Finally, we get to move beyond the "Local TV Reinvestment and Recovery Act of 2012" aka, the election season, tomorrow.
I won't offer any endorsements or advice because politics remain the third rail of the blogosphere, but I will encourage everyone to vote. I will, however, give some thoughts on the national campaign and its potential impact on the markets.
The consensus right now is moving toward an ugly, ugly forecast. Many pundits predict that Romney wins the popular vote by 1 - 1.5 million but loses the electoral college by 15 votes or so. This is roughly the same scenario as 2000 (when Gore won the popular vote by 500k or so) but the implications in today's increasingly partisan world are scary. The likelihood of this happening has increased as a result of the East Coast superstorm which will suppress voting in the Northeast. It doesn't put any of these traditional democratic states in play but it will likely lower the overall vote totals for President Obama.
Scenario 1 - If the electoral victory for Obama is clear I think the initial reaction by the markets would probably be positive, but concerns over the pending fiscal cliff and resistance to compromise from both parties would like dampen any enthusiasm.
Scenario 2 - The same as #1 but what happens if the victory is not clear? I've heard that the parties have plans in place to demand Florida-style recounts in up to 5 states. This is a nightmare scenario for the markets as they struggle with the uncertainty this would create.
Scenario 3 - Romney wins both the popular vote and the electoral college. I think the markets would welcome this news because it would remove uncertainty. However, the Senate should remain in Democratic hands and that would still cause some concern about Governor Romney's ability to craft a plan to avoid the fiscal cliff.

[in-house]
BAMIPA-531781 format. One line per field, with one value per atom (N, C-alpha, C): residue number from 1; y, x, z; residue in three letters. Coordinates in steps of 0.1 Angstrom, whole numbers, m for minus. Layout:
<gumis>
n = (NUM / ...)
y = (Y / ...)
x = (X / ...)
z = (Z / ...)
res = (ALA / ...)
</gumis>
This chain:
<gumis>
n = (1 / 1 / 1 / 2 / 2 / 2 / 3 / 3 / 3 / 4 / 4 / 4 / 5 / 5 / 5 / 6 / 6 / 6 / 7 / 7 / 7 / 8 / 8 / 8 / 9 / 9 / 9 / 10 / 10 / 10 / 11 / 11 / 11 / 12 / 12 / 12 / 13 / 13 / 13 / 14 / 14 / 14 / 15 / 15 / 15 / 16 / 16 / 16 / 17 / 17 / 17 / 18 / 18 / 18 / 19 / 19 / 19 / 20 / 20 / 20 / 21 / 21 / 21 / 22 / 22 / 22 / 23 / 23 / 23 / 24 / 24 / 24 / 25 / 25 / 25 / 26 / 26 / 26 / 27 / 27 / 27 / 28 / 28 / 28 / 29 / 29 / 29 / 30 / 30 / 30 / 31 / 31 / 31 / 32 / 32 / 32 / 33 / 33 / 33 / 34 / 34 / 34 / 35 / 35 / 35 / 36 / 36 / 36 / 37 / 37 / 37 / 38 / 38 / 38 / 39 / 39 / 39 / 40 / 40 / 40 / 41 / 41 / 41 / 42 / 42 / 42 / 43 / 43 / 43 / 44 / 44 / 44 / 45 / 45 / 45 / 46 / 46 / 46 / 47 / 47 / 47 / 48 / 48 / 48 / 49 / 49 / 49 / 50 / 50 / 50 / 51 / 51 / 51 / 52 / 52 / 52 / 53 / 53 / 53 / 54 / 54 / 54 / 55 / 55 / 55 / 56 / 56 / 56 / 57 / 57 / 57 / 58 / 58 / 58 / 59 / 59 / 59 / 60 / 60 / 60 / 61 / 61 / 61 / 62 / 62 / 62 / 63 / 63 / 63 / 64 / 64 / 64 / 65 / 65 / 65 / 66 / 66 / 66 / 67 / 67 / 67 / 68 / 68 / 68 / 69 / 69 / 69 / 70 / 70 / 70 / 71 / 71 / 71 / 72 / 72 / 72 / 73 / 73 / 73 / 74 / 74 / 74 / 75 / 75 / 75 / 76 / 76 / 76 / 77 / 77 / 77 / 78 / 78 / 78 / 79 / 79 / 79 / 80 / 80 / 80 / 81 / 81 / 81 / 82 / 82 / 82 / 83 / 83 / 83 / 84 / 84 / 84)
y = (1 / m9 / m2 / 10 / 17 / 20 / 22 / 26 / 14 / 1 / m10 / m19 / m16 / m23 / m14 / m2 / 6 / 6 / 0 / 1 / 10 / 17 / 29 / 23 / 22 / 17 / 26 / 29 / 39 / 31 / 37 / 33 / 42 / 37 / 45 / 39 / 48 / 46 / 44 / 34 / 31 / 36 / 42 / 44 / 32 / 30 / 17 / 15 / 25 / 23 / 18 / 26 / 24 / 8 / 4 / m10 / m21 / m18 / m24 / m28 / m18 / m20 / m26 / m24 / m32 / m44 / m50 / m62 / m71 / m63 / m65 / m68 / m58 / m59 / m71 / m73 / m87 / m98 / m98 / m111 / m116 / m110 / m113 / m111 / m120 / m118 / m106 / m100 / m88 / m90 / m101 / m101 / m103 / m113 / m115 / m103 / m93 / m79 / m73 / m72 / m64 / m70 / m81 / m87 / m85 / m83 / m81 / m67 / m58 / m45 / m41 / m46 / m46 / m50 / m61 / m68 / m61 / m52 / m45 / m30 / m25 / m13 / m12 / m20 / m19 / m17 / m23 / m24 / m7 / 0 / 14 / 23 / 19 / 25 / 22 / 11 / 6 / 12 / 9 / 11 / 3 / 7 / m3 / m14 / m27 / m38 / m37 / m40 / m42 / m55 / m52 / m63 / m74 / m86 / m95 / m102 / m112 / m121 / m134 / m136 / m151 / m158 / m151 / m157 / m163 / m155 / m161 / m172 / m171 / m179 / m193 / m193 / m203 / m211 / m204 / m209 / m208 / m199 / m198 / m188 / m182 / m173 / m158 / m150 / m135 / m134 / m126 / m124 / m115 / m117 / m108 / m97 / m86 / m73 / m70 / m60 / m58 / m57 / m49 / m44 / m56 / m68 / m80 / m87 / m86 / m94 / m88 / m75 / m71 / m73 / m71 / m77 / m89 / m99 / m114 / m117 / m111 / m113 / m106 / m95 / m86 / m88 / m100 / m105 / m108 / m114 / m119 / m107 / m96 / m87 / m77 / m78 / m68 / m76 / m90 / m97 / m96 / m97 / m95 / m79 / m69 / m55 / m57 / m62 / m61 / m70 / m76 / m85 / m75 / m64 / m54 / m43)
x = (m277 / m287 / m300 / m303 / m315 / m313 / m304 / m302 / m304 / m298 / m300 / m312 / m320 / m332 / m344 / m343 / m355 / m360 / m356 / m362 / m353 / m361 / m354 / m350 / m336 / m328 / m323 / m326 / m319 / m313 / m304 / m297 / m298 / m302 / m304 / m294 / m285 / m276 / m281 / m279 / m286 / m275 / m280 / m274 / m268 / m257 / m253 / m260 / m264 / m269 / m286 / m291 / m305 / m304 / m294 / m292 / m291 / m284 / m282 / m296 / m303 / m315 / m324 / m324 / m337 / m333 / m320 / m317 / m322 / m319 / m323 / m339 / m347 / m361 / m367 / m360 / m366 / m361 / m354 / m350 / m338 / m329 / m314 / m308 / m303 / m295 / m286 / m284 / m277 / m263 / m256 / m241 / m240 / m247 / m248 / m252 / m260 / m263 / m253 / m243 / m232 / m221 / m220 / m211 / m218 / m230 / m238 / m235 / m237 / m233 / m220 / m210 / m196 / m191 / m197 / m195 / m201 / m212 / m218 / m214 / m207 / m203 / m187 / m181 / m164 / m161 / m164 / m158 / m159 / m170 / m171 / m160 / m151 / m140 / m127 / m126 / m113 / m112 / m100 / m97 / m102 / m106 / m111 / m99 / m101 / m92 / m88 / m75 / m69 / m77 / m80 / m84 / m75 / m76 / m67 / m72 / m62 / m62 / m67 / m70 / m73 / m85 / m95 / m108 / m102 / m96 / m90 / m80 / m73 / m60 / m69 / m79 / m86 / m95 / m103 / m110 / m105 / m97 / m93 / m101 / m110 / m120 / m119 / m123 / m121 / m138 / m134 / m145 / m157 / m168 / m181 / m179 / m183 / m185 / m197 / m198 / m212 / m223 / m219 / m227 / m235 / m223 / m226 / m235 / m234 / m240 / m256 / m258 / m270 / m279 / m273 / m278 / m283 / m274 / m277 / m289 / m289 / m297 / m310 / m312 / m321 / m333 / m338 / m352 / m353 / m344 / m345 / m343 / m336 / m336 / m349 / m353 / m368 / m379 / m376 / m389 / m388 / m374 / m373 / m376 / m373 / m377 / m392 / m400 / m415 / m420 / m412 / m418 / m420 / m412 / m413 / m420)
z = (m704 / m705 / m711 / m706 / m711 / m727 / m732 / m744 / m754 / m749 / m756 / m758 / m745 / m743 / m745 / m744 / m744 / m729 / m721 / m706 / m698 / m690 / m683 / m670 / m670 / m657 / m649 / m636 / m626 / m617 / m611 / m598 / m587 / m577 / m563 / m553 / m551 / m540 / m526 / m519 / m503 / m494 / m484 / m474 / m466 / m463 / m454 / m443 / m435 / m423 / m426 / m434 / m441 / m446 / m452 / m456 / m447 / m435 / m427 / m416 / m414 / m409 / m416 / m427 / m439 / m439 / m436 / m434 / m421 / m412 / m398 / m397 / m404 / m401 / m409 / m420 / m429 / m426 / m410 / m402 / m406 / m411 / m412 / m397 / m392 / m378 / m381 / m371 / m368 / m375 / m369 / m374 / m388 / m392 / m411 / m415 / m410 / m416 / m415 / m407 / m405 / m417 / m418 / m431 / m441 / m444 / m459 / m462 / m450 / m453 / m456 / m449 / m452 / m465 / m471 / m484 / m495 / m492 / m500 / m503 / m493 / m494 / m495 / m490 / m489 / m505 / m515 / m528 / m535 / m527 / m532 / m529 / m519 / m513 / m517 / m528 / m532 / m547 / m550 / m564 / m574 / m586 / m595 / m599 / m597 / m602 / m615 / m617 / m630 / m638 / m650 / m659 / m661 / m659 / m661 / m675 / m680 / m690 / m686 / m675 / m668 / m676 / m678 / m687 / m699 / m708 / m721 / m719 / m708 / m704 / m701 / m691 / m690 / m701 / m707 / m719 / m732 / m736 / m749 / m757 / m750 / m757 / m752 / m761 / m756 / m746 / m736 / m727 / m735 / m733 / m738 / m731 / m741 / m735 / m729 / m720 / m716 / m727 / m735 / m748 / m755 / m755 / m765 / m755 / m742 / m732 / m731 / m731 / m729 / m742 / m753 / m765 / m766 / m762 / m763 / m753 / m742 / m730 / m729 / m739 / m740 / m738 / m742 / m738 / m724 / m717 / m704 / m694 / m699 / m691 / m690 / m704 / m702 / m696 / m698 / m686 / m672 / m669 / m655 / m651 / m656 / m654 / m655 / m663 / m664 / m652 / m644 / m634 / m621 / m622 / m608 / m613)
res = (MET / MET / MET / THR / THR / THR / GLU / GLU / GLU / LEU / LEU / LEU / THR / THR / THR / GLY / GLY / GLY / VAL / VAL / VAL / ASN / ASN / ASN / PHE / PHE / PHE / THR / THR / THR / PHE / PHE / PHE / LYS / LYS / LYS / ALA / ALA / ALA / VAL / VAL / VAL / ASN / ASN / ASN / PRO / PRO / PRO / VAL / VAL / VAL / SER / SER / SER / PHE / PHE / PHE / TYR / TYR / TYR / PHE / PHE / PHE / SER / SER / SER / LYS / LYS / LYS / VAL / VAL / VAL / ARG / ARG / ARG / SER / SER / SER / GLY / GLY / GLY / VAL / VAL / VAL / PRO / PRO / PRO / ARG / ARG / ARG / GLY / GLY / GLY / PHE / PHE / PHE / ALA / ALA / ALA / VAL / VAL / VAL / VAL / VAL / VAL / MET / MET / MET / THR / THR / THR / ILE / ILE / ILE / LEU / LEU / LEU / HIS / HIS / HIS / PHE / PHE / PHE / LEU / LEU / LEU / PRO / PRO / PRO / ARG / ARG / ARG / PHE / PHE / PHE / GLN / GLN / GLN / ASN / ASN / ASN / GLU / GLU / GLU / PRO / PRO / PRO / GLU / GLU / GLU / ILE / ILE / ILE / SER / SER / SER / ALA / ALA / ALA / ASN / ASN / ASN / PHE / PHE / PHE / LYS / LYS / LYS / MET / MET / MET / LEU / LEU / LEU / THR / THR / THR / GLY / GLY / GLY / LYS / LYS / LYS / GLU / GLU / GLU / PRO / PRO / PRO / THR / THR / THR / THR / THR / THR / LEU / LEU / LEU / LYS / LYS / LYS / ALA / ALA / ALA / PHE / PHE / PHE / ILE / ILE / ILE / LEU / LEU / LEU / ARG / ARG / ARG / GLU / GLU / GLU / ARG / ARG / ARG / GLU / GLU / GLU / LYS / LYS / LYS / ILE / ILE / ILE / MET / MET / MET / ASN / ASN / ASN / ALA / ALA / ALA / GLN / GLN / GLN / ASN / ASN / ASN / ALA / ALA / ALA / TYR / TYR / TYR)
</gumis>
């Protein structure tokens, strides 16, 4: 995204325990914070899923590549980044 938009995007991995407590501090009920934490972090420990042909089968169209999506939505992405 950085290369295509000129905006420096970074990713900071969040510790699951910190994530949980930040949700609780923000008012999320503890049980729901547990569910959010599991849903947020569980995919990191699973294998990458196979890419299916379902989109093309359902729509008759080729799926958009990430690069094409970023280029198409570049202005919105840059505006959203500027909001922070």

Scenario 4 - President Obama wins both the electoral college and popular vote. Again, I think the market's would welcome this news because it would remove some uncertainty but then the focus would shift to the House to see what sort of political capital the President would have earned.
Last week, I was leaning toward Scenario 1 as being the most likely but I'm uncomfortable being part of the consensus. When everyone is expecting A, B usually happens. In this case, the market seems to be focused on a President Obama electoral victory (betting odds are running around 75%-80%) but more and more people are coming around to the idea of a Romney popular vote victory.
I usually like to be a contrarian so I'll switch my leanings toward scenario #4. I suspect that the trend we've seen in polling in recent years will continue ie; missing the under 25 crowd. Pollsters are really, really bad at getting in touch with the under 25 crowd despite their best efforts because this group of voters either doesn't have a landline or ignores the pollsters when they call on their cell phones.
This leads to an even bigger question when it comes to the validity of polls. Recently, a Pew Research paper indicated that for every 100 homes contacted only 9 actually answer their polls. I wonder what the response rate was like 1952 or 1972?
However, it turns out make sure to have your voice heard and get out and vote!